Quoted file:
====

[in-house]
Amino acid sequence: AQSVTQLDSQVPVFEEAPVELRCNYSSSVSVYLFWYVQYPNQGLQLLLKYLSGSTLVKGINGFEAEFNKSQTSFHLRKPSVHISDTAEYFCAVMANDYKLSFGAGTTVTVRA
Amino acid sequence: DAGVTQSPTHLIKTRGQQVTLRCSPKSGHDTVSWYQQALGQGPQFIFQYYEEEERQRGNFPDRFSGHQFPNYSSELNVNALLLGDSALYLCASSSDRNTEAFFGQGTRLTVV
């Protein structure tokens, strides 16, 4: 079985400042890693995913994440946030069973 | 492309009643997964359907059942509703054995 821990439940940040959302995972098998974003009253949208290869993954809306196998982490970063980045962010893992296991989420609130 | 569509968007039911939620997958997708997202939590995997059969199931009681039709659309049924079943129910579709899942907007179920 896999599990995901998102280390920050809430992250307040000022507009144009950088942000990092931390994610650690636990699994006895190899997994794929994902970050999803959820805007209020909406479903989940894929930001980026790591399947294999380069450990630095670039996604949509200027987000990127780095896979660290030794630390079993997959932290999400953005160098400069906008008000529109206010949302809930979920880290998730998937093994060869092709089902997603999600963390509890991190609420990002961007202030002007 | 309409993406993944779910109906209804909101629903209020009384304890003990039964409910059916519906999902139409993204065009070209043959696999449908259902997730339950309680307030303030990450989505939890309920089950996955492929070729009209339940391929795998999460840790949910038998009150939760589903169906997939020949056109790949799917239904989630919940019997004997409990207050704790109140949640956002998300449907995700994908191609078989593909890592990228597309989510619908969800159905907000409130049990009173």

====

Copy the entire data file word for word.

[in-house]
Amino acid sequence: AQSVTQLDSQVPVFEEAPVELRCNYSSSVSVYLFWYVQYPNQGLQLLLKYLSGSTLVKGINGFEAEFNKSQTSFHLRKPSVHISDTAEYFCAVMANDYKLSFGAGTTVTVRA
Amino acid sequence: DAGVTQSPTHLIKTRGQQVTLRCSPKSGHDTVSWYQQALGQGPQFIFQYYEEEERQRGNFPDRFSGHQFPNYSSELNVNALLLGDSALYLCASSSDRNTEAFFGQGTRLTVV
């Protein structure tokens, strides 16, 4: 079985400042890693995913994440946030069973 | 492309009643997964359907059942509703054995 821990439940940040959302995972098998974003009253949208290869993954809306196998982490970063980045962010893992296991989420609130 | 569509968007039911939620997958997708997202939590995997059969199931009681039709659309049924079943129910579709899942907007179920 896999599990995901998102280390920050809430992250307040000022507009144009950088942000990092931390994610650690636990699994006895190899997994794929994902970050999803959820805007209020909406479903989940894929930001980026790591399947294999380069450990630095670039996604949509200027987000990127780095896979660290030794630390079993997959932290999400953005160098400069906008008000529109206010949302809930979920880290998730998937093994060869092709089902997603999600963390509890991190609420990002961007202030002007 | 309409993406993944779910109906209804909101629903209020009384304890003990039964409910059916519906999902139409993204065009070209043959696999449908259902997730339950309680307030303030990450989505939890309920089950996955492929070729009209339940391929795998999460840790949910038998009150939760589903169906997939020949056109790949799917239904989630919940019997004997409990207050704790109140949640956002998300449907995700994908191609078989593909890592990228597309989510619908969800159905907000409130049990009173």